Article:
The West End is also home to Vancouver's gay village, called Davie Village, centred primarily on Davie Street between Burrard and Bute, with a substantial gay population living throughout the West End.
Home to 42,120 people in 2001  31.5% of residents are between 40 and 65, with 51% being between 20 and 40. The share of single-parent families in the West End is about 12%, compared to 17% for the City of Vancouver. Statistics also show that the West End is home to many children — the downtown peninsula now has more children than traditional family neighbourhoods such as West Point Grey or Kerrisdale. The West End has two elementary schools: Lord Roberts & Lord Roberts Annex. The neighbourhood is also served by one high school, King George Secondary.
Social issues 
West End residents have been very active in shaping their neighbourhood and maintaining its liveability. In the 1970s, residents banded together to calm traffic that was using the neighbourhood as a shortcut between downtown Vancouver and the suburbs of the North Shore, across the Lions' Gate Bridge. They also staged a successful "Shame the Johns" campaign to rid the West End of the prostitution that was then prevalent in the neighbourhood. Today, groups such as the West End Citizens Action Network, the West End Residents Association and West End Neighbours  continue to be actively involved in keeping the West End liveable, albeit from different political perspectives.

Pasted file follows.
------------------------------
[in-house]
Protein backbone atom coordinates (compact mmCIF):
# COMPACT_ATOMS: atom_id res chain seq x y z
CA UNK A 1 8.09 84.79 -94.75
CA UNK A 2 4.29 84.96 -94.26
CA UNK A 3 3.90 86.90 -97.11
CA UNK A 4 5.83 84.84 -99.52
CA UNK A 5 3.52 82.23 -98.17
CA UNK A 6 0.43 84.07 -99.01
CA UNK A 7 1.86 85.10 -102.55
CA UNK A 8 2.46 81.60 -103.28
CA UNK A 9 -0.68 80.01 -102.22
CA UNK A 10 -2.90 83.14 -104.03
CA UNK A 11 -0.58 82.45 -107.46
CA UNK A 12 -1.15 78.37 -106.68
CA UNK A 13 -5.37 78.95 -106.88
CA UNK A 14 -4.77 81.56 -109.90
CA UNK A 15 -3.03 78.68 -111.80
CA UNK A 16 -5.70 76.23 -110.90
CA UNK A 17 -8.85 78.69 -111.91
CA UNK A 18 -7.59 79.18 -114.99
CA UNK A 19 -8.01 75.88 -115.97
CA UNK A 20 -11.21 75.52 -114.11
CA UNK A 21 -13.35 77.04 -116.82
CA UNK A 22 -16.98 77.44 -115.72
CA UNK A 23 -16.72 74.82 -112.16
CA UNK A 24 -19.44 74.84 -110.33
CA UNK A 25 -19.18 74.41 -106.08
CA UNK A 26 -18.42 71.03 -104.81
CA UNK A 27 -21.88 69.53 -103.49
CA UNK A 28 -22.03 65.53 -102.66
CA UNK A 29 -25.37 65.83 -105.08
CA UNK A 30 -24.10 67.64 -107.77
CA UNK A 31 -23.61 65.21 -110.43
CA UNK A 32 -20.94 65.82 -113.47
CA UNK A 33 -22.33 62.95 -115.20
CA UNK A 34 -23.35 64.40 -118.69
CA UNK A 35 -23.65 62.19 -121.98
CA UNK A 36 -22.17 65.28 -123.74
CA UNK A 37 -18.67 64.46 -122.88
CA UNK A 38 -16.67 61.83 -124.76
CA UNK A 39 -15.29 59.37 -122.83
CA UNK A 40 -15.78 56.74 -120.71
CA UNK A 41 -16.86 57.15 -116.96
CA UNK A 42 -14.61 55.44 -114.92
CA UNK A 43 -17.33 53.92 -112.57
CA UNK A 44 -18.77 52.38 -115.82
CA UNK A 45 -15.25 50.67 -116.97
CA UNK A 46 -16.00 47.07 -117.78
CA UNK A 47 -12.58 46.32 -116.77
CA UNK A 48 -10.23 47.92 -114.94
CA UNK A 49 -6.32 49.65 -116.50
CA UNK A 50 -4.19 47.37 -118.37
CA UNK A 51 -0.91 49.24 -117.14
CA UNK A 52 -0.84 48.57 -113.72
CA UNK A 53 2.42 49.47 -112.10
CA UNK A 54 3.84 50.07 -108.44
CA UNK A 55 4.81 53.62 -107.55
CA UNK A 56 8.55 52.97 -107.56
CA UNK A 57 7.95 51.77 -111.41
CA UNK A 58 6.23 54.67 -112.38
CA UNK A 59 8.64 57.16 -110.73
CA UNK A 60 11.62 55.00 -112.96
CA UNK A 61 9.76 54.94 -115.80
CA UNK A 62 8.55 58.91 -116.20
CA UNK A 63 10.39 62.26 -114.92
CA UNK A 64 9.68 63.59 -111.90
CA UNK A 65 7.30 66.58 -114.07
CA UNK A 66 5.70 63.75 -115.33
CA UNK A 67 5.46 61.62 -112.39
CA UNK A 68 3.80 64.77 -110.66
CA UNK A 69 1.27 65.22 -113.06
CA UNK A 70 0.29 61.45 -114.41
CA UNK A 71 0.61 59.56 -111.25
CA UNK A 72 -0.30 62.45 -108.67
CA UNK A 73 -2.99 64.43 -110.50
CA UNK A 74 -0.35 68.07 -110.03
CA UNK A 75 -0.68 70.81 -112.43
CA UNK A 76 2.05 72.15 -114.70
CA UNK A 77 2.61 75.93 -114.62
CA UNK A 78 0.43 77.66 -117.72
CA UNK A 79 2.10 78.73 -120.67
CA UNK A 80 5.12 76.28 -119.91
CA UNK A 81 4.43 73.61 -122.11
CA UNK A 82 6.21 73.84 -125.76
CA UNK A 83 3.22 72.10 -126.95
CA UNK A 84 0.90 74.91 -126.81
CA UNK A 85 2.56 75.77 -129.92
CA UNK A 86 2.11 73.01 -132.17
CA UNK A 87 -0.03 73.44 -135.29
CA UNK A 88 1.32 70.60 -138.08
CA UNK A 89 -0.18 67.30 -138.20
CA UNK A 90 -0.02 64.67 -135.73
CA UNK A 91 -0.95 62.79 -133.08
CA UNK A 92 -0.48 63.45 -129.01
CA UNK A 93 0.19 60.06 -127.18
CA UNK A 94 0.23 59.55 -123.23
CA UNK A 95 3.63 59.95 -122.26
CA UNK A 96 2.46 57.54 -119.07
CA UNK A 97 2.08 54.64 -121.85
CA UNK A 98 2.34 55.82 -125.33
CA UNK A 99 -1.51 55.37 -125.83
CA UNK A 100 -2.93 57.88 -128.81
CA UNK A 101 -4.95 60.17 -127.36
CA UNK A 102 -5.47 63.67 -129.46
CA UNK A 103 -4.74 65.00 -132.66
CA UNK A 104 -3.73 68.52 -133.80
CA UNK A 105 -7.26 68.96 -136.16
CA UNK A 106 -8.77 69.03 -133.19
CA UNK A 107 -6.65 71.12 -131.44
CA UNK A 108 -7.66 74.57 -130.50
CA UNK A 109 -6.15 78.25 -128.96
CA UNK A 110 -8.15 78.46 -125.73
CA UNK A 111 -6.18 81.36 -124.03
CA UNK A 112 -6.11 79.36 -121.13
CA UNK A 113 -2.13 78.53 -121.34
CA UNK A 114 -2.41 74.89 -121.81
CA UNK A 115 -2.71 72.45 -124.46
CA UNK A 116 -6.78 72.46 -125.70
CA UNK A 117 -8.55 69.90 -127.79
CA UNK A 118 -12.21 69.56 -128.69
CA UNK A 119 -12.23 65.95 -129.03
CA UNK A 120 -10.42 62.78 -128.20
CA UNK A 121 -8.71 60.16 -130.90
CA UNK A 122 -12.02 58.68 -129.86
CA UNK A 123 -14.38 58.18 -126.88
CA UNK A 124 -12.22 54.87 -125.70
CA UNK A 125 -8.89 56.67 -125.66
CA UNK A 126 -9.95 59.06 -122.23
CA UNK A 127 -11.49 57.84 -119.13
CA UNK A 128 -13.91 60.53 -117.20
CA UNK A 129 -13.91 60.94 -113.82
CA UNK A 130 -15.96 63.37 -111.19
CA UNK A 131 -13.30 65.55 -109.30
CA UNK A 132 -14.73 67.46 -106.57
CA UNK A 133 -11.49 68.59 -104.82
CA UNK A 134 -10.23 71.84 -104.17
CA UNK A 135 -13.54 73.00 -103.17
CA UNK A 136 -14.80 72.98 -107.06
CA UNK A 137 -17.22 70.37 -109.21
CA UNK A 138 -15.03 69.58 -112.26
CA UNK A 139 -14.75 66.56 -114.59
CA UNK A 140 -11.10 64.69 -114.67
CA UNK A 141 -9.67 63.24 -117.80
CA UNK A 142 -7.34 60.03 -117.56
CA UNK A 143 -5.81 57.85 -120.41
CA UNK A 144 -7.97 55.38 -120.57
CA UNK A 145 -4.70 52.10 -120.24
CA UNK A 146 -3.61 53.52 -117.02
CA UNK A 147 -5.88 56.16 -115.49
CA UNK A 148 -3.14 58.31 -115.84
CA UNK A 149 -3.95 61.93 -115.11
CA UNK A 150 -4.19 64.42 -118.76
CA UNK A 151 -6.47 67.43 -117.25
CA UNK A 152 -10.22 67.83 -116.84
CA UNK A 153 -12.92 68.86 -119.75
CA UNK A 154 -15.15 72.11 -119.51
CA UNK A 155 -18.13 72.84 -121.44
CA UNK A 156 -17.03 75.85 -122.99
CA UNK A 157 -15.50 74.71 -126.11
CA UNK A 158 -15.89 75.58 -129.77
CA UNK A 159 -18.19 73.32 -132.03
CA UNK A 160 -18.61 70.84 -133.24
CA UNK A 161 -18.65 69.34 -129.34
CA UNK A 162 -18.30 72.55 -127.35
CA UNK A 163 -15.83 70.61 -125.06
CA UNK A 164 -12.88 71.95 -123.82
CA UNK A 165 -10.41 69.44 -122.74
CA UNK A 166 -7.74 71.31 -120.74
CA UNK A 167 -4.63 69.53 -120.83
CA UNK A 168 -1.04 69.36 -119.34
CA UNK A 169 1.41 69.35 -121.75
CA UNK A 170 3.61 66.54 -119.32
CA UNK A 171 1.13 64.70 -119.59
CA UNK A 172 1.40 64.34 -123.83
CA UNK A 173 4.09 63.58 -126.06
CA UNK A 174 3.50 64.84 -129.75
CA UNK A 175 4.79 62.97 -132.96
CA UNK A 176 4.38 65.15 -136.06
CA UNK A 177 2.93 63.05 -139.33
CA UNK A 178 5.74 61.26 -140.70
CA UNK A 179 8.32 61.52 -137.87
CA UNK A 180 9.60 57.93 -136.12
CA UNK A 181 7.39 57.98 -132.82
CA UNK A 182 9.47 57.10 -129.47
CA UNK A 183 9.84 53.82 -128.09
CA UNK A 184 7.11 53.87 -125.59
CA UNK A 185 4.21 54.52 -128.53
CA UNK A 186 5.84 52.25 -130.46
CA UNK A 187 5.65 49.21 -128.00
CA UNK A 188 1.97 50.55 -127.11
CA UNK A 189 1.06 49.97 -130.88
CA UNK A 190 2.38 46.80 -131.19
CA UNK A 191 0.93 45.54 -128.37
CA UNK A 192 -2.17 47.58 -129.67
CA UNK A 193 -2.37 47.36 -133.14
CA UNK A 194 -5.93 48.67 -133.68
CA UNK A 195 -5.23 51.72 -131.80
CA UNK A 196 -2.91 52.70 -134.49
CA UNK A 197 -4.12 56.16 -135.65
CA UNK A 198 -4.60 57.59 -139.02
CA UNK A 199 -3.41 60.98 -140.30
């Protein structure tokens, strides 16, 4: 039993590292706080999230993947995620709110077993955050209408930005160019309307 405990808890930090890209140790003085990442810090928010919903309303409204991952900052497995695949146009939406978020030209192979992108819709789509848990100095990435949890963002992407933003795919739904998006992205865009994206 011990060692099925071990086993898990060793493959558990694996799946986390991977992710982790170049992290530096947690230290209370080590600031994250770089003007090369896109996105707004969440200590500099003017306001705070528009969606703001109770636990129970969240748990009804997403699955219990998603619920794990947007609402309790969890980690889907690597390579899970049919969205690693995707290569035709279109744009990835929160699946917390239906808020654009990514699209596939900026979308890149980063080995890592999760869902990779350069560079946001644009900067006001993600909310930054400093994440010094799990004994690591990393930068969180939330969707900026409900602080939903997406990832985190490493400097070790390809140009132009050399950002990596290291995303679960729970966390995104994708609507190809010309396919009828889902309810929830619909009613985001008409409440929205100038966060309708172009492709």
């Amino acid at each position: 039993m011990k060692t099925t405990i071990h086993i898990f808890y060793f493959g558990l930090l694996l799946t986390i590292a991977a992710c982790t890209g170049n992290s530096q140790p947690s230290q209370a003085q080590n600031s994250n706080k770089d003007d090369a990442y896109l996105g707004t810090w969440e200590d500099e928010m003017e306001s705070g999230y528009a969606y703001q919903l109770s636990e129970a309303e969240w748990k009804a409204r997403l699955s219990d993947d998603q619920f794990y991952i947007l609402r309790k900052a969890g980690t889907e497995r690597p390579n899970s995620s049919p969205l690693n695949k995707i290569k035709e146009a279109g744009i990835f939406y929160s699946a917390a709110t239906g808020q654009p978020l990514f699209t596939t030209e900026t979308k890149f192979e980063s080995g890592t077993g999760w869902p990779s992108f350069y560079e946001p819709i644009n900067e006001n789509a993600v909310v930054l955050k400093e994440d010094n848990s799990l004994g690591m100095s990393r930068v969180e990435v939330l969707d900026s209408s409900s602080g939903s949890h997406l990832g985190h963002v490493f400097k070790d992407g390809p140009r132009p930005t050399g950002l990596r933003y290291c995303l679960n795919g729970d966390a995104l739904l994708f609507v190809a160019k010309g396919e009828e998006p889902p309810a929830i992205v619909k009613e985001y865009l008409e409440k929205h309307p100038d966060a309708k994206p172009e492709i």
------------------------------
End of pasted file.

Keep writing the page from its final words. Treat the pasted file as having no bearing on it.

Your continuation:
The West End is particularly famous among visitors for Robson Street. It was historically known as the Robsonstrasse, for the postwar period when it was a hub for immigrants from Germany, and was home to owner operated boutiques, schnitzel houses and other bistro-style dining establishments until the 1980s when the transition to the current fashionable shopping and dining area stretching from Burrard Street to Jervis Street, began. Many restaurants and shops can also be found along Denman Street closer to Stanley Park, and Davie Street between Burrard and Jervis streets.
Numerous parks and beaches can be found throughout the West End including Alexandra Park, Cardero Park, Nelson Park, Stanley Park and Sunset Beach. These parks range in size from 0.22 hectares (Morton Park) to over 406 hectare (Stanley Park). A portion of the Stanley Park Seawall promenade runs along the waterfront from Burrard Bridge to Ceperly Park.
The area is also known for English Bay Beach, a large park on English Bay which is thronged during the annual Celebration of Light fireworks display each year mid-summer. St. Paul's Hospital, one of Vancouver's largest and oldest health facilities, sits at the neighbourhood's eastern edge on Burrard Street.
Community Centres in the West End include the Vancouver Aquatic Centre, West End Community Centre, Coal Harbour Community Centre and Barclay Manor. Depending on the centre, they offer swimming pools, gyms, fitness centres and an ice rink, as well as many meeting and all-purpose rooms for rent.
The West End is not to be confused with the West Side (which denotes the western half of the non-downtown part of Vancouver city to the south) or West Vancouver ("West Van"), a separate municipality. (Conversely, and to the confusion of some, "East Van," "the East End," and "the East Side" all denote East Vancouver.)
- Vancouver - communityWEBpages - West End
- According to Allan Morley, this nickname was the "former title of Main Street," and included Richards and Georgia Streets and "the Bluff." Alan Morley, Vancouver: From Milltown to Metropolis. 3rd ed. Vancouver: Mitchell Press, 1974, 138.
- West End Citizens Action Network
- West End Residents Association
- West End Neighbours
See also